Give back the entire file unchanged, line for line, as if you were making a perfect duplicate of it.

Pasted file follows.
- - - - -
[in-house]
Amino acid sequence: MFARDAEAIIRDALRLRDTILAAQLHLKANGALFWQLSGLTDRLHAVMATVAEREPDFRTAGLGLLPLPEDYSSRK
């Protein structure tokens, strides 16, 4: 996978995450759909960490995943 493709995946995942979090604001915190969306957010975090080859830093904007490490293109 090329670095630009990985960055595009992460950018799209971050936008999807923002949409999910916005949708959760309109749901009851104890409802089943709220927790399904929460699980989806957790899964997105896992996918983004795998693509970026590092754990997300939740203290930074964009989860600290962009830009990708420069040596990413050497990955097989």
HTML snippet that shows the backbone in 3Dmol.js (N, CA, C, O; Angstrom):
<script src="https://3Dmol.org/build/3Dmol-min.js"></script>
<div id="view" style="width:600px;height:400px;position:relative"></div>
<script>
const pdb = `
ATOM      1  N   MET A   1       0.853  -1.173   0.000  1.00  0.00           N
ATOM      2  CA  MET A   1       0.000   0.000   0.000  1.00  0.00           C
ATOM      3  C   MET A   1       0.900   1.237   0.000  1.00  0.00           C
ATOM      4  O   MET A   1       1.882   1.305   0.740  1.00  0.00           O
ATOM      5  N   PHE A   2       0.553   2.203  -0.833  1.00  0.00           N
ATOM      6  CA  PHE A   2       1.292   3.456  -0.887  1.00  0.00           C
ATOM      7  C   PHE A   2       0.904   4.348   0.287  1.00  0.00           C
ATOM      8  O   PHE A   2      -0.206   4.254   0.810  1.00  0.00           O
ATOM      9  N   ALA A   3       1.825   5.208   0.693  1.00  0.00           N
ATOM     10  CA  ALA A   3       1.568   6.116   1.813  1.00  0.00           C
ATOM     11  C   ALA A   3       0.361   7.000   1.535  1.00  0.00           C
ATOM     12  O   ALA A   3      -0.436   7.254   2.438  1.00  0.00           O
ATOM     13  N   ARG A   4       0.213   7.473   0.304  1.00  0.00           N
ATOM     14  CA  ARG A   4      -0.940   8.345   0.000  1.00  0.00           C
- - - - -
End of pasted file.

[in-house]
Amino acid sequence: MFARDAEAIIRDALRLRDTILAAQLHLKANGALFWQLSGLTDRLHAVMATVAEREPDFRTAGLGLLPLPEDYSSRK
């Protein structure tokens, strides 16, 4: 996978995450759909960490995943 493709995946995942979090604001915190969306957010975090080859830093904007490490293109 090329670095630009990985960055595009992460950018799209971050936008999807923002949409999910916005949708959760309109749901009851104890409802089943709220927790399904929460699980989806957790899964997105896992996918983004795998693509970026590092754990997300939740203290930074964009989860600290962009830009990708420069040596990413050497990955097989």
HTML snippet that shows the backbone in 3Dmol.js (N, CA, C, O; Angstrom):
<script src="https://3Dmol.org/build/3Dmol-min.js"></script>
<div id="view" style="width:600px;height:400px;position:relative"></div>
<script>
const pdb = `
ATOM      1  N   MET A   1       0.853  -1.173   0.000  1.00  0.00           N
ATOM      2  CA  MET A   1       0.000   0.000   0.000  1.00  0.00           C
ATOM      3  C   MET A   1       0.900   1.237   0.000  1.00  0.00           C
ATOM      4  O   MET A   1       1.882   1.305   0.740  1.00  0.00           O
ATOM      5  N   PHE A   2       0.553   2.203  -0.833  1.00  0.00           N
ATOM      6  CA  PHE A   2       1.292   3.456  -0.887  1.00  0.00           C
ATOM      7  C   PHE A   2       0.904   4.348   0.287  1.00  0.00           C
ATOM      8  O   PHE A   2      -0.206   4.254   0.810  1.00  0.00           O
ATOM      9  N   ALA A   3       1.825   5.208   0.693  1.00  0.00           N
ATOM     10  CA  ALA A   3       1.568   6.116   1.813  1.00  0.00           C
ATOM     11  C   ALA A   3       0.361   7.000   1.535  1.00  0.00           C
ATOM     12  O   ALA A   3      -0.436   7.254   2.438  1.00  0.00           O
ATOM     13  N   ARG A   4       0.213   7.473   0.304  1.00  0.00           N
ATOM     14  CA  ARG A   4      -0.940   8.345   0.000  1.00  0.00           C